In India, one of the things that always confused me, is that they are purportedly not permitted to touch anyone of a lower caste ... or vice versa for that matter, though they are free to rape the females of the lower castes ... or any woman who smokes ... or any woman brazen enough to ride the bus alone apparently. While rape is certainly tragic however, it is ... in a sense, not as severe as abject slavery ... though I would not wish either upon anyone. 
FacePalm Added Aug 10, 2018 - 7:51am
i always liked Gandhi, and i've read apocrypha which state that during Christ's "missing years" = from roughly age 6 until He began His Israel ministry at 33 - He was ministering and learning and teaching in India, where He roundly condemned the caste system. 
The inherent superiority of Christ's teachings, IMO, is the oft-repeated themes expressed in several ways, but their meanings virtually identical:
"As ye sow, so shall ye reap."
"With the measure that ye mete, it shall be measured unto you again."
"As ye have done it unto the least of these My brethren, ye have done it unto Me."
"Give, and it will be given unto you."
"What you would have men do unto you, do also unto them."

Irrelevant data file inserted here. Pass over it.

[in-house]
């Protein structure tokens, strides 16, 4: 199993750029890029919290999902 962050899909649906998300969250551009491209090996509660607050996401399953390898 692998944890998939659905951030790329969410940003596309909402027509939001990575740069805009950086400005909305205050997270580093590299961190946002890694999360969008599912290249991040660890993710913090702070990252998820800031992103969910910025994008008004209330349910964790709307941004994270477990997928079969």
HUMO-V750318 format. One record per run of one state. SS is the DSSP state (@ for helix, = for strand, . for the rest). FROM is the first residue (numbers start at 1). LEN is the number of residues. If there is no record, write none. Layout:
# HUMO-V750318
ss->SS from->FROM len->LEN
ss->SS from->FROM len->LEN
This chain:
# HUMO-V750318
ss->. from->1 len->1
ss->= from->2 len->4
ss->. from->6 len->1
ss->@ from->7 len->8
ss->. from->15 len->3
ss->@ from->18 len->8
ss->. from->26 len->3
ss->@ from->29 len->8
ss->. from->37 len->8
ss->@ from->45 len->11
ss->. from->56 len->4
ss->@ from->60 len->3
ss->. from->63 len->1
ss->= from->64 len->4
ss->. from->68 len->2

"As ye have NOT done it unto the least of these, ye have not done it unto Me."
"What you would NOT have men do unto you, do NOT unto them."
Or, from the Gospel of Thomas, "Do not do what you hate."
Then, there's quite a few of the NDE's in which the witnesses - the ones who were not pleasant people in this life - return from their NDE having had their souls sent back in time into the bodies of EVERYone they EVER hurt, who had been compelled to re-live the experience, this time from the point of view of their victims.
Perfect justice.  An excellent motivation to cultivate what is called "the fear of the Lord."
Ward Tipton Added Aug 10, 2018 - 8:50am
I admire the later work of Ghandi but I oft wondered if it was not some type of search for perdition given his early years as an attorney in Africa. He was far from compassionate in his works there.